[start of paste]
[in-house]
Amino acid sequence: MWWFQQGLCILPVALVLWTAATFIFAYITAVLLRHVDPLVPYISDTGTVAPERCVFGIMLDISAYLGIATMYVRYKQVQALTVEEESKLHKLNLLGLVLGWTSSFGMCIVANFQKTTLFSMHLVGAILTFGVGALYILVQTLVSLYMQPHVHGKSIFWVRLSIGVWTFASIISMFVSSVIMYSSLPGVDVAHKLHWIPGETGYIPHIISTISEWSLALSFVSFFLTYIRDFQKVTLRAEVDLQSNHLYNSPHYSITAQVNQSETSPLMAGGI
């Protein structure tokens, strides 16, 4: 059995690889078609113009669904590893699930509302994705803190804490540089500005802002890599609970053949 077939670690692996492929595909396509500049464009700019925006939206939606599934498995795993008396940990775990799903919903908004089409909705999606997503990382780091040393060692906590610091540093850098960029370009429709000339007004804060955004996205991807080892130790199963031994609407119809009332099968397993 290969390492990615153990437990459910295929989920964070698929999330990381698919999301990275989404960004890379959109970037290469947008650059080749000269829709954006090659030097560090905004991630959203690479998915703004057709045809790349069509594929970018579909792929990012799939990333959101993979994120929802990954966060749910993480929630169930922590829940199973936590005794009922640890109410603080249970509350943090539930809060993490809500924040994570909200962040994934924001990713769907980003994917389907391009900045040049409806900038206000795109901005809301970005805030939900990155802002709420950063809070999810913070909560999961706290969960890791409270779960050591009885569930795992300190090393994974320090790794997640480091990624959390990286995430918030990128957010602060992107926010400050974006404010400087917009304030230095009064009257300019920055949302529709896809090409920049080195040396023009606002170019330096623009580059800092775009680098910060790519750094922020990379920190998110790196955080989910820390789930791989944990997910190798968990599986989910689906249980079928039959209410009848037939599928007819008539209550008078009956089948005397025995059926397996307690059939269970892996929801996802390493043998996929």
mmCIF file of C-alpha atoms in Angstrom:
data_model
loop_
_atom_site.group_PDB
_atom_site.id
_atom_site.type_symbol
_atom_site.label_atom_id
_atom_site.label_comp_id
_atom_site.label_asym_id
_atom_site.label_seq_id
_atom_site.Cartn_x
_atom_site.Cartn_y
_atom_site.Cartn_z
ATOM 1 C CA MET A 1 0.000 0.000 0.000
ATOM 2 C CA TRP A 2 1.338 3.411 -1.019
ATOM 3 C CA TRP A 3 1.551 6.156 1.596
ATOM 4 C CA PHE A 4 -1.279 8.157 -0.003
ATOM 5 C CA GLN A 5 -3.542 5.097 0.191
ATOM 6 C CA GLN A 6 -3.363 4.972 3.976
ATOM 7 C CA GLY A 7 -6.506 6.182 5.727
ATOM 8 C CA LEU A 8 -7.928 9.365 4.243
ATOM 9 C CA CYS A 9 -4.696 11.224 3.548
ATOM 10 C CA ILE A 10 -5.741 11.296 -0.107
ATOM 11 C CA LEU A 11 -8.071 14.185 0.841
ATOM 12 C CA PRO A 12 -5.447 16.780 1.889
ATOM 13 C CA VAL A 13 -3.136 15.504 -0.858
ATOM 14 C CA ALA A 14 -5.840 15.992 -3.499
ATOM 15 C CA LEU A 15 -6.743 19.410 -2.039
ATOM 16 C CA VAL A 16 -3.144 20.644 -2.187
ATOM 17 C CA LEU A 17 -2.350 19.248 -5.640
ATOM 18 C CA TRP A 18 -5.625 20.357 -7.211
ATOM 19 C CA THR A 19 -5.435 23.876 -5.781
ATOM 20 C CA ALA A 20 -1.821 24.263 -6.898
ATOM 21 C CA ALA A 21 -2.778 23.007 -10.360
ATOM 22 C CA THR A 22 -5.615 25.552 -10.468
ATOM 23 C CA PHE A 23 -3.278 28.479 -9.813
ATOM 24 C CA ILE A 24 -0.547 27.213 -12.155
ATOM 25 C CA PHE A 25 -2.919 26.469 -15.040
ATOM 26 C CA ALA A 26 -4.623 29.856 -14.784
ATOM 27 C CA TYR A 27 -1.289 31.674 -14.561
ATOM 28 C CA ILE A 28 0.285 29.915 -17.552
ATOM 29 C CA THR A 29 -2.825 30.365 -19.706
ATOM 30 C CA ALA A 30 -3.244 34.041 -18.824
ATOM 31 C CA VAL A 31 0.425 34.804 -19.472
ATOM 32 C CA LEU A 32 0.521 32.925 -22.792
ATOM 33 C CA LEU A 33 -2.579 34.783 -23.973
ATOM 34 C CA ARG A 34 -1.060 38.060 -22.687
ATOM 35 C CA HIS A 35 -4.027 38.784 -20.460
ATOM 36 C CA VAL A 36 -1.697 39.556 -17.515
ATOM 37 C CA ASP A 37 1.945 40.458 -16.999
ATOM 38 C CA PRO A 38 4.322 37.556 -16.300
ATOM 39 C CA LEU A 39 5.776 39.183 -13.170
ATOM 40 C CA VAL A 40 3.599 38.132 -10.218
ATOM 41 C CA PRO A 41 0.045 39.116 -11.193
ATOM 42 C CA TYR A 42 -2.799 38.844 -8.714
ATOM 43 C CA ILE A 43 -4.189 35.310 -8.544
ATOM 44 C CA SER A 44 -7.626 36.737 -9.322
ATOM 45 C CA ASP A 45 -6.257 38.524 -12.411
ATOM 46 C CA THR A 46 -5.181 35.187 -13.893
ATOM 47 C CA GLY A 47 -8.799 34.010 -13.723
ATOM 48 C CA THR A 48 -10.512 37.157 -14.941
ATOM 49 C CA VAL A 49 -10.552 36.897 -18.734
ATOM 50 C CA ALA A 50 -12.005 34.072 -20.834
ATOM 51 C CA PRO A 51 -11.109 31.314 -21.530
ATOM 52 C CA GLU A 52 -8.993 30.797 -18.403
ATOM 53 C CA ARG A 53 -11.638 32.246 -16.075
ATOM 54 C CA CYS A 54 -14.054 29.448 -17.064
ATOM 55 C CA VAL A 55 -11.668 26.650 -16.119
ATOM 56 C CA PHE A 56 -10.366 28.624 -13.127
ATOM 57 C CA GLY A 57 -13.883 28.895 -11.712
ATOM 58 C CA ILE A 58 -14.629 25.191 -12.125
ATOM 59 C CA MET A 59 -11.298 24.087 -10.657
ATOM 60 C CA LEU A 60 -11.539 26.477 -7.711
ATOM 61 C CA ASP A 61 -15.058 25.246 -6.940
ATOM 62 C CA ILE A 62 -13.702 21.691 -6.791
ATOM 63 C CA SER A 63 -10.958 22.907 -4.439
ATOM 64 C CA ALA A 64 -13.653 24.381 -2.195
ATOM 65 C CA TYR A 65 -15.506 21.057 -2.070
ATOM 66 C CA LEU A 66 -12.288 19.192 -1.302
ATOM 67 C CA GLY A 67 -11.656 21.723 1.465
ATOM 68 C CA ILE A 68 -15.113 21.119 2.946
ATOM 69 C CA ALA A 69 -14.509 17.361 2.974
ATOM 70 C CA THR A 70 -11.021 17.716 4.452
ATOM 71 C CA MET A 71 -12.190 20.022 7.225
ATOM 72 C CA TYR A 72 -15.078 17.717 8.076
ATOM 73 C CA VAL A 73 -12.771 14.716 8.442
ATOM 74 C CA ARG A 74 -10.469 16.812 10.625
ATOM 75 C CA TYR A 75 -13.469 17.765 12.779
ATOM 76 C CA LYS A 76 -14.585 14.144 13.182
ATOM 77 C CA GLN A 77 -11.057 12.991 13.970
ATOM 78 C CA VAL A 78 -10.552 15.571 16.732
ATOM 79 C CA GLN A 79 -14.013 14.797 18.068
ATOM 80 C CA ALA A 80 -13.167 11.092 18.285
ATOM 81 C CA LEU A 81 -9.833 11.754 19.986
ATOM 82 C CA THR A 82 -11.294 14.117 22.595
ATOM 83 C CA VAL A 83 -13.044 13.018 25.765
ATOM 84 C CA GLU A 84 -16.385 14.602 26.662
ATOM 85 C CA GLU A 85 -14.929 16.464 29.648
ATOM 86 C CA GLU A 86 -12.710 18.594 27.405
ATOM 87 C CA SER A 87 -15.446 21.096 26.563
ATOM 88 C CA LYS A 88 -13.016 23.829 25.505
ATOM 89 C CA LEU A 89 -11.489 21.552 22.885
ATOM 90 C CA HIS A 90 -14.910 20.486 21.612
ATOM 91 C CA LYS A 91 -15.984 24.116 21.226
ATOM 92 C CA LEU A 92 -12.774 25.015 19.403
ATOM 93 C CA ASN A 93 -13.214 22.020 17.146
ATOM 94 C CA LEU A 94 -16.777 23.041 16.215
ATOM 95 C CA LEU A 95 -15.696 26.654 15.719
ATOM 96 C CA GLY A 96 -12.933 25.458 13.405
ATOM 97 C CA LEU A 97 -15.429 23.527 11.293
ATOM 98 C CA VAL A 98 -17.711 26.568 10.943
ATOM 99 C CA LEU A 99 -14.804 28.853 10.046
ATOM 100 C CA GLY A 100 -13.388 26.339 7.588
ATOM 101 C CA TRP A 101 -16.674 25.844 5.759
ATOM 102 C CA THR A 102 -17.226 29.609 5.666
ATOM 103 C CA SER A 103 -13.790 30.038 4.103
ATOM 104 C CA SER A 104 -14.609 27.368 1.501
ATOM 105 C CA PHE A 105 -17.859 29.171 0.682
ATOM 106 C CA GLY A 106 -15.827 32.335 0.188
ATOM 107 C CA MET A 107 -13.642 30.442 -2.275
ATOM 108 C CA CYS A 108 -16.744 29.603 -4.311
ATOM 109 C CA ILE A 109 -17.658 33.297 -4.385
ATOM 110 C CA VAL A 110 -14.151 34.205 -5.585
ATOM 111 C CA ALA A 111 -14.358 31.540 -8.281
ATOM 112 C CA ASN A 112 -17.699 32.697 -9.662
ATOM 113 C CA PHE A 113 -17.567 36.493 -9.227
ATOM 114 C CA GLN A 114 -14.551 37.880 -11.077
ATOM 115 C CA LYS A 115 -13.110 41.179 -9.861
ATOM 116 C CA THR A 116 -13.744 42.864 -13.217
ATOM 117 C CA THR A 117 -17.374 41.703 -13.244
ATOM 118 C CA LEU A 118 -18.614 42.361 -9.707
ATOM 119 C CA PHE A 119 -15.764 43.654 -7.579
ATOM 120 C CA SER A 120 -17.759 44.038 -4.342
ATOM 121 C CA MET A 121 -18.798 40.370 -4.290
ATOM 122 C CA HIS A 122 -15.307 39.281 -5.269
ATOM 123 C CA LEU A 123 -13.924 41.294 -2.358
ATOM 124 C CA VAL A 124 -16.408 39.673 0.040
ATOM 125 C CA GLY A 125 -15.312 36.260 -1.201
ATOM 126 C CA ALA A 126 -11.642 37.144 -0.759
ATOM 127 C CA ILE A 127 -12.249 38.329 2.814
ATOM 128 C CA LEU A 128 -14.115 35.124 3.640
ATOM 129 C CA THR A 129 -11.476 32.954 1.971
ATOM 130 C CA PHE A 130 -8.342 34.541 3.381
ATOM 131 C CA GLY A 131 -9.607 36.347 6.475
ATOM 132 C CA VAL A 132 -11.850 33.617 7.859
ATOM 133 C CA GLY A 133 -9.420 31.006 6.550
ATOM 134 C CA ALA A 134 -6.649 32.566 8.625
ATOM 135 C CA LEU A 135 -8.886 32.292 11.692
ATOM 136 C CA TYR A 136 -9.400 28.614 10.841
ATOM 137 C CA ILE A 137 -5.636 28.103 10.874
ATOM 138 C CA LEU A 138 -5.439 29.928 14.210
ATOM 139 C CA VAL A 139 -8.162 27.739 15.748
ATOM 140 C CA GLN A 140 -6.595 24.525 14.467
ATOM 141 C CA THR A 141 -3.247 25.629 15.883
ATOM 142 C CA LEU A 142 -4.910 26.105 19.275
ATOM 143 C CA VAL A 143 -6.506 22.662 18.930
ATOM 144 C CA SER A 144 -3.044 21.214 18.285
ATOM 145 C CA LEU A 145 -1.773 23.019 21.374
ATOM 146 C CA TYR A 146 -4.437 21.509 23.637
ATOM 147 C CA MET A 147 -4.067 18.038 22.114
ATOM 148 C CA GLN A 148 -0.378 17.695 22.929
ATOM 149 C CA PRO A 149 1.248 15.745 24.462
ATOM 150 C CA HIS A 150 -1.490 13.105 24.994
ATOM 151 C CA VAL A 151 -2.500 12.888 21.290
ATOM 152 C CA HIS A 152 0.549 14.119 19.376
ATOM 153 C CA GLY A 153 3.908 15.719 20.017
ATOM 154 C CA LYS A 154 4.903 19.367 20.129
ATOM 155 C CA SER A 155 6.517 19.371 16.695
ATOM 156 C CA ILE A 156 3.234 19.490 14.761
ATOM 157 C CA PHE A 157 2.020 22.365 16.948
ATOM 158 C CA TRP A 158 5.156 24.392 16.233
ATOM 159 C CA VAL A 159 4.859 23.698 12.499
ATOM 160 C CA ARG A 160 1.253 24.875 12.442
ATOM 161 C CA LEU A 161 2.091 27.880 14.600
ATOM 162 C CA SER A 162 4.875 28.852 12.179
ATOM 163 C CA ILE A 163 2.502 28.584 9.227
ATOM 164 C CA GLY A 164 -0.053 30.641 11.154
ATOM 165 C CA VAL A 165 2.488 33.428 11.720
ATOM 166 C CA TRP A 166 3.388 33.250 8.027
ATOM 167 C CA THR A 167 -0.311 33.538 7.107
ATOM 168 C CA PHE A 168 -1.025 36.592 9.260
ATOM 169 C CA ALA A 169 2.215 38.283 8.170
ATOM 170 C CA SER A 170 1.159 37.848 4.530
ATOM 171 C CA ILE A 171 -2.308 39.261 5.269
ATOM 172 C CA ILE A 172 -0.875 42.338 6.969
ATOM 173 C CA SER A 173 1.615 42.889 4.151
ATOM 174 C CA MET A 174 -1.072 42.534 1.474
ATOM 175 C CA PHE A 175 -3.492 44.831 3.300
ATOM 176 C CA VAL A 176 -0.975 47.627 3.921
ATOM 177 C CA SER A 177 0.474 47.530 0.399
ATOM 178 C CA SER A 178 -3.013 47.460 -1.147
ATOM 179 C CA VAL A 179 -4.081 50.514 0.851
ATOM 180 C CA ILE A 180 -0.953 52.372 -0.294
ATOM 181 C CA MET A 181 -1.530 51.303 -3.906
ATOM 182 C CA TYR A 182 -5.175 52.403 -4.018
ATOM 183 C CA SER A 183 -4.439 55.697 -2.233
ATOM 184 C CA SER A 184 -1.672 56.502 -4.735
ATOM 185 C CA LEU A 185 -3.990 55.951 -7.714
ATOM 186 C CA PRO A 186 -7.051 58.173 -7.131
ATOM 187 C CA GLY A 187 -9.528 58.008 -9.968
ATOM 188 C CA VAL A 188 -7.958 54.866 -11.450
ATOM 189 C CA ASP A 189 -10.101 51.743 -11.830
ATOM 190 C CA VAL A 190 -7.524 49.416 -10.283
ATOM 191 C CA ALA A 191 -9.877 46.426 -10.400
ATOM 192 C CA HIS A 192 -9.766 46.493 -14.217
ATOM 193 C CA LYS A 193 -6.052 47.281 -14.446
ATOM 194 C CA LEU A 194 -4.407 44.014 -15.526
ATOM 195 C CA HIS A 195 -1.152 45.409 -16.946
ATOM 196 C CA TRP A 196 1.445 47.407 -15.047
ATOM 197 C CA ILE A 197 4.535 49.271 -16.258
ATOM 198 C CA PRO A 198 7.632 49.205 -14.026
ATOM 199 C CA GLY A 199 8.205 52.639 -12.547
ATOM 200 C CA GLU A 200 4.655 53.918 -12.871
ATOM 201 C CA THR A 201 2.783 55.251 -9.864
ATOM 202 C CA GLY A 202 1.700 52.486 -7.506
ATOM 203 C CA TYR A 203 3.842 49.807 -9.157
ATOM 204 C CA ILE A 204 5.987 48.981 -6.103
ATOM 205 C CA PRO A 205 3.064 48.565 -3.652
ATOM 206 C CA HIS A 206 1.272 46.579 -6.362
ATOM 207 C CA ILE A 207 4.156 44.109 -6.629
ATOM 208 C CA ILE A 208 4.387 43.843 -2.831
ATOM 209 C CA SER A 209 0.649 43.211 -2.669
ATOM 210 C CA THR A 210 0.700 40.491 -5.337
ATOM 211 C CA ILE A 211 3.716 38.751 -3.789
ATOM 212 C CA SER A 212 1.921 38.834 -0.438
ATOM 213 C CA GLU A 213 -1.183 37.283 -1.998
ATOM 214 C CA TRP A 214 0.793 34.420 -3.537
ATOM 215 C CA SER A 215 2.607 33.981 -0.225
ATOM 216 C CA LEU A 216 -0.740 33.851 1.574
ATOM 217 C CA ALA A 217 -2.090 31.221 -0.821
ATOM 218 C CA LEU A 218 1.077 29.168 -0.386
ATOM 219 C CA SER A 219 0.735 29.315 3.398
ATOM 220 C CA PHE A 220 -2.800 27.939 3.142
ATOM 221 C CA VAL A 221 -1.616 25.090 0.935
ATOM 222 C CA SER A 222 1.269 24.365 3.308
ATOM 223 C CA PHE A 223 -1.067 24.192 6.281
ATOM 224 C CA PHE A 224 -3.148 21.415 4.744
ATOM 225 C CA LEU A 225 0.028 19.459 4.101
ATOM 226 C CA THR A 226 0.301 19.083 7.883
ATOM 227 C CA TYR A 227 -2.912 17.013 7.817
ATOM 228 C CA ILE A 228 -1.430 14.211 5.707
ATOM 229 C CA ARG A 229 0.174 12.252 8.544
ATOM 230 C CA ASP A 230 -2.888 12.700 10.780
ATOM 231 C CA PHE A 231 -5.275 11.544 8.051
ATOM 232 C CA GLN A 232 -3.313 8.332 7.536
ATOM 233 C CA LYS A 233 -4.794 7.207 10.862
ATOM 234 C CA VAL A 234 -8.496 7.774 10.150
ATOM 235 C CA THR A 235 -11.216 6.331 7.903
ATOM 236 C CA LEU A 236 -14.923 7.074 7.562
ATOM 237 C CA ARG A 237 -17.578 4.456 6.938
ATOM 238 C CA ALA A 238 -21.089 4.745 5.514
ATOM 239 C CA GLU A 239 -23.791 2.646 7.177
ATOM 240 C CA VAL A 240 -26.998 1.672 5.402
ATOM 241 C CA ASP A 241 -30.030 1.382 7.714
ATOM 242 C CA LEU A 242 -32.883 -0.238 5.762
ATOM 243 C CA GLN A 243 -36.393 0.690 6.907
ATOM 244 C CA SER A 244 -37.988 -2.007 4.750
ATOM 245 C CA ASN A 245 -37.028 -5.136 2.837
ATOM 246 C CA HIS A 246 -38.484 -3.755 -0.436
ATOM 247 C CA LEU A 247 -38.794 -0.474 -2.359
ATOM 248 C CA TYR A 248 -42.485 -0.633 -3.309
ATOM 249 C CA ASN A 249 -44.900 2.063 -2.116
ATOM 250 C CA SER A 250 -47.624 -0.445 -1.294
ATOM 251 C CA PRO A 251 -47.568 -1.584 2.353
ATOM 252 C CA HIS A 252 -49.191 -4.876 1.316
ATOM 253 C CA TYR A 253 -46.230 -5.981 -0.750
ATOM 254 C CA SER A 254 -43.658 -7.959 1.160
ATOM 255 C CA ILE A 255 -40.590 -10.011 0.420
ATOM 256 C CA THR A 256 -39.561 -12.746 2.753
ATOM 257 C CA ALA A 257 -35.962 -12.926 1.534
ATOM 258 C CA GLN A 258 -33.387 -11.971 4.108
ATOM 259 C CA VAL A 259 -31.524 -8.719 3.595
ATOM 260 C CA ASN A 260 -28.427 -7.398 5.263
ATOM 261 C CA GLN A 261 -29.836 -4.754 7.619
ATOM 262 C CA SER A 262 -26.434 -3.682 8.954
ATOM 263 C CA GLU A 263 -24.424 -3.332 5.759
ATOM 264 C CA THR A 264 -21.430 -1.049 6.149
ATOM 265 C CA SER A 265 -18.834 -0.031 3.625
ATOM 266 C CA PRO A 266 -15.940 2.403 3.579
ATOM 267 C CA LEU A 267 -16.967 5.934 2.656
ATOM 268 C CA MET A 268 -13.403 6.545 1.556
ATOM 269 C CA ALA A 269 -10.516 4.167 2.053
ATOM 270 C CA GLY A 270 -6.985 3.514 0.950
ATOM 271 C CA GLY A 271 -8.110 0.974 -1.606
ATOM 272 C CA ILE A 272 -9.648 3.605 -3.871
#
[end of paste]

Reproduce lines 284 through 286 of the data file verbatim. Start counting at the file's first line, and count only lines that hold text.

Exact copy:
ATOM 268 C CA MET A 268 -13.403 6.545 1.556
ATOM 269 C CA ALA A 269 -10.516 4.167 2.053
ATOM 270 C CA GLY A 270 -6.985 3.514 0.950